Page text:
Feel free to enjoy the tremendous "history unfolding in front of us", but don't try to rewrite the past to fit the messianic script - Obama leveraged Jackson & Powell's work & popularity & breakthroughs in public acceptance. Obama's script is the antithesis of Jackson, and very close to Powell's - the non-threatening accomplished immigrant/half-white black who's seen as clear-spoken, non-partisan and manages to reflect his fans' image of him.

The “I’m Black and I’m Proud” message in Wattree’s blog is being missed. You focus on the negative Blacks survived by remaining positive.  One can read books about how bad the Depression was on Blacks, while others have family members who gave them first hand stories about how rough the Depression, World War II, Jim Crow era, etc. were. There is very little education that someone who is quoting books can give to people who have family members who lived the experience or personally fought in the ongoing battle. This is not a slight.

If I went into a meeting of Jewish people and told them that I had seen films and read books about the Holocaust and began telling them how I thought they should respond to certain events, I might garner some stares.  A similar thing would happen If I told a gather of Feminists how they should or should not be offended by a particular statement because I had spent time in the Woman Studies or section of the library or local bookstore.  I might be laughed out of the room.

The blog openly praises past generations.  The blog is pumped about the future. Jesse Jackson didn’t get elected and somehow that is a “celebratory” thing. Colin Powell was a viable Presidential candidate but chose not to run. Obama won but he is too much like Powell. I’m supposed to stay depressed. Nothing good has ever happened. Powell “coulda” been a contender. Next we learn that Powell was too much like Obama and would have been worse than George II. Woe is us.

 I am not joining a pity party. Our ancestors deserve better. This year I will attend a family reunion where once again family elders will be recorded telling us about the lives of our forebears. We will learn more about the lives of our elders. We will hear about the triumphs and pitfalls of the current generations. We will remember the past and prepare for the future. We will not be having a pity party.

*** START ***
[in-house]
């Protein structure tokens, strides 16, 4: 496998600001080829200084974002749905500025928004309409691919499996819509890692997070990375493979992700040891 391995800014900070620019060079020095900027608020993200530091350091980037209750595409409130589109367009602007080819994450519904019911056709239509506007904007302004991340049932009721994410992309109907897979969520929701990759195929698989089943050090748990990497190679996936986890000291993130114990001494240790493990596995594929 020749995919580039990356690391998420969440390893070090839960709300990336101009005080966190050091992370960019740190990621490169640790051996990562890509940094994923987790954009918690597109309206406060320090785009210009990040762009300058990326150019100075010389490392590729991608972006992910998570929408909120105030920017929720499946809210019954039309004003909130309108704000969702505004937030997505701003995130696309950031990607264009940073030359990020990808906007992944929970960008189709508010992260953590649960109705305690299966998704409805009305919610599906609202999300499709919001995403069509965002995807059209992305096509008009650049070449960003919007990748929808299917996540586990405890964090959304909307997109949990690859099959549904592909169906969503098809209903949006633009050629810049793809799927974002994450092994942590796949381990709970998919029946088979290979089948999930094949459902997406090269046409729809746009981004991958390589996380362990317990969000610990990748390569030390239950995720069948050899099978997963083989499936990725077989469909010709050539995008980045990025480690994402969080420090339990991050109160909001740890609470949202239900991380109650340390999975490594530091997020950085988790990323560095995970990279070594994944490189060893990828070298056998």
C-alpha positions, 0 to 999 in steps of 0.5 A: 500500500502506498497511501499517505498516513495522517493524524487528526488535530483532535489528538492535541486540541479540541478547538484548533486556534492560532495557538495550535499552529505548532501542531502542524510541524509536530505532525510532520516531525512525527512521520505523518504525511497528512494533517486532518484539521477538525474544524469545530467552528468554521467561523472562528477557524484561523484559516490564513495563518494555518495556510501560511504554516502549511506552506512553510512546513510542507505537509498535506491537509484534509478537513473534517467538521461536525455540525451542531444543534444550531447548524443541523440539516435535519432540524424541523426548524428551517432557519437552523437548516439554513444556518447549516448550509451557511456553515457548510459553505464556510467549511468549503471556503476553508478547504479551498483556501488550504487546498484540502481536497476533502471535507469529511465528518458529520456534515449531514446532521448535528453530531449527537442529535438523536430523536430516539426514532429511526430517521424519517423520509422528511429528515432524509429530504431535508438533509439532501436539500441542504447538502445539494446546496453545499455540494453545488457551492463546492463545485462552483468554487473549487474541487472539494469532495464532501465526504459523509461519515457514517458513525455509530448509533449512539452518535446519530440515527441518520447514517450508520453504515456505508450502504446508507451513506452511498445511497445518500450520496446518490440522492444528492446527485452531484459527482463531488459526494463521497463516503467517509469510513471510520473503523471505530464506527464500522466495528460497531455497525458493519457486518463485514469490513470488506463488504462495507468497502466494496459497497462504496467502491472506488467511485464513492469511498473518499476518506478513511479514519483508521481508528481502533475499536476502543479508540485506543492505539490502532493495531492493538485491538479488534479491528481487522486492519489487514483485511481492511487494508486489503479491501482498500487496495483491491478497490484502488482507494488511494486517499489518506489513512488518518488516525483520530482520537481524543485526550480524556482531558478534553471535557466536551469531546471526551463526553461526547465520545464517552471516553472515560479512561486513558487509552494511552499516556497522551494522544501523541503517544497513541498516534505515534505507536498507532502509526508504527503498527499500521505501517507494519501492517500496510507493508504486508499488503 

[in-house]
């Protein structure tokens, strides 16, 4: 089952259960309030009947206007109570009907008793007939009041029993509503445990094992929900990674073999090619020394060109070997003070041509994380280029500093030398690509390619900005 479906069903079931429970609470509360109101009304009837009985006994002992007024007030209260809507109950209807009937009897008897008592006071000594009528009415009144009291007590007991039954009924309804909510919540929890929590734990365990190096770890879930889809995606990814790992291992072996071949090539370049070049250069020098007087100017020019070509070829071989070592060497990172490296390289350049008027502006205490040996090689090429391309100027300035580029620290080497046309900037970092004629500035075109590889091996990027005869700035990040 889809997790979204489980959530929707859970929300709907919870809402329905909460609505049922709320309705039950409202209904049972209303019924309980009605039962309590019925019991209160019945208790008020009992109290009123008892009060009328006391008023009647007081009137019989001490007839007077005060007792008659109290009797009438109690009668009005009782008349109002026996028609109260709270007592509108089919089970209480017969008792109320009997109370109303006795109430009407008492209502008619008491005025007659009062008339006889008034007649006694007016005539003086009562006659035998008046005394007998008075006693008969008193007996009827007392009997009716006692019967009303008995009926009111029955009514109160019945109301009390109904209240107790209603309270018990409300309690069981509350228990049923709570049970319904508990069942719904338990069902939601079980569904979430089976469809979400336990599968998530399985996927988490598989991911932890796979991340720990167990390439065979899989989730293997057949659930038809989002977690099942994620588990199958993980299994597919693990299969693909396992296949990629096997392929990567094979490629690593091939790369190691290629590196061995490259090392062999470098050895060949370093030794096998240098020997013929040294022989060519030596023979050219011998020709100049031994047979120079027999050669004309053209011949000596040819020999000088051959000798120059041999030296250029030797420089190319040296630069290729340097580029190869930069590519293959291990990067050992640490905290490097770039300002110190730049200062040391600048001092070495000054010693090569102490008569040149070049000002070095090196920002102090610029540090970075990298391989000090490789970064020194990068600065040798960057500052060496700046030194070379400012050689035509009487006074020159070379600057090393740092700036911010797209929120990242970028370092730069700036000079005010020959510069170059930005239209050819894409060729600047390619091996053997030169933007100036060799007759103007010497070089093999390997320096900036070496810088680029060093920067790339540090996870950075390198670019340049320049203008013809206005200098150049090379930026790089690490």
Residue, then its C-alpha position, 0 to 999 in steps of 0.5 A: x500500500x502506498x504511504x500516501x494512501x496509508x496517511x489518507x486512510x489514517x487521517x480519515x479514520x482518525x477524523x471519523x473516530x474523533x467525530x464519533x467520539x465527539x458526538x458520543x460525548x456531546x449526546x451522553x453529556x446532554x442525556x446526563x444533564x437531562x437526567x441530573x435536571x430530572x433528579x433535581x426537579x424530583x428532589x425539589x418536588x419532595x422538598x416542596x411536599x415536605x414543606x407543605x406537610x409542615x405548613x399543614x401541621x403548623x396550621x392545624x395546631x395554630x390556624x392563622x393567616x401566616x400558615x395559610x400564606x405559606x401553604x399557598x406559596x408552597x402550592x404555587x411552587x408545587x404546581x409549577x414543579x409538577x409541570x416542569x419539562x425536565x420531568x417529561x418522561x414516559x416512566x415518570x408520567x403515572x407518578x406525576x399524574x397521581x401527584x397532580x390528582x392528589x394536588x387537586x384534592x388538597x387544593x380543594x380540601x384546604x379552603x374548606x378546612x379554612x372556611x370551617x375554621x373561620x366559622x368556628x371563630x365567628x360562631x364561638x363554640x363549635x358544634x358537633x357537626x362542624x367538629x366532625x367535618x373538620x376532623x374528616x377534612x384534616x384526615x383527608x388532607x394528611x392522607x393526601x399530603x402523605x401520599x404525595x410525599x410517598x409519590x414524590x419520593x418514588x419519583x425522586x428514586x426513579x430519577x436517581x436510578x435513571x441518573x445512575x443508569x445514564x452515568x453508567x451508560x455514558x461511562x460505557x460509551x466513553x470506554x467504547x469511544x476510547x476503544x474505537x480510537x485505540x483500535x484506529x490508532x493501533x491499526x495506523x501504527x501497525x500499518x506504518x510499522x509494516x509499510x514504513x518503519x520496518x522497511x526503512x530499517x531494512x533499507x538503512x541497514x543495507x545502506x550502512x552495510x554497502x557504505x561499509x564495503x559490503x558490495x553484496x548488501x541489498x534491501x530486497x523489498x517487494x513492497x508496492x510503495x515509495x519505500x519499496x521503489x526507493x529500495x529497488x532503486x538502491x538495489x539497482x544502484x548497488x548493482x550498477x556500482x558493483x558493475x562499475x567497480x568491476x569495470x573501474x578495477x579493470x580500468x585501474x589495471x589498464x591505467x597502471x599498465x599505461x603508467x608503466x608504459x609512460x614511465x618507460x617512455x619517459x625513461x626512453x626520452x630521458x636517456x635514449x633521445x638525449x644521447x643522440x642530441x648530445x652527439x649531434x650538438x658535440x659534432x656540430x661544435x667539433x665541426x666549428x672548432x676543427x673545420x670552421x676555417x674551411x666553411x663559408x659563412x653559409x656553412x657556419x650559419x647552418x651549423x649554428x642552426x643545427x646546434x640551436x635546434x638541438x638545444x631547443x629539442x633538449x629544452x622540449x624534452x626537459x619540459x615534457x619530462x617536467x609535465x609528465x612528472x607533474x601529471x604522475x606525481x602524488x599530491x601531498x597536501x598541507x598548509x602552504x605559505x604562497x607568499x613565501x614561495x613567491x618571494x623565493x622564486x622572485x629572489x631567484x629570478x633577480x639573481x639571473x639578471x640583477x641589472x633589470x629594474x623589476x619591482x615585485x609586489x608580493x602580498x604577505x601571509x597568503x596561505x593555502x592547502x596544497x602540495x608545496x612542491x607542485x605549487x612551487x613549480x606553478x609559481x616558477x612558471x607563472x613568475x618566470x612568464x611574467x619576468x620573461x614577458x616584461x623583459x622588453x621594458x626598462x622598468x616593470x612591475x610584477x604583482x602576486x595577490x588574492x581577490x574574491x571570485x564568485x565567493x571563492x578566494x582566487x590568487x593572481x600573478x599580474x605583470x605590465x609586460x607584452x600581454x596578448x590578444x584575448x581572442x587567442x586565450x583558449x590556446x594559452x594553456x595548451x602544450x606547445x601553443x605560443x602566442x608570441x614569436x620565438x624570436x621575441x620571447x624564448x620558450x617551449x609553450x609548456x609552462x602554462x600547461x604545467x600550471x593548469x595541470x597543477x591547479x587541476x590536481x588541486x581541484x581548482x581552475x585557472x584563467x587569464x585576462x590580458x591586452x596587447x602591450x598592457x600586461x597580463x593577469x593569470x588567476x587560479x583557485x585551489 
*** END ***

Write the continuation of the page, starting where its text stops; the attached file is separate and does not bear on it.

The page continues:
There will be numerous other posts about past and current Black trauma. This post is about Black triumph. Go with the flow.

RMRD you have so much content in what you say in so many comments.

It all is so beautifully said!

The blog is pumped about the future.

I hereby render unto RMRD the Dayly Comment(s) of the Day Award as well as the line of the Day in this here Dagblog; given to all of you from all of me!

This is really good stuff!

I am serious.

This is well done.

And Eric is my idle, but damn, your responses are remarkable if some folks would just take the time.

WELL DONE: from an idiot!

You are no idiot, Richard. Thanks for getting my point.

Family reunions are joyous occasions despite the fact that a part of the time is remembering the struggles of the past. I think one reason why Black people aren't constantly depressed is because they can reflect on what past generations went through and realize that the current struggle though difficult, is an easier task.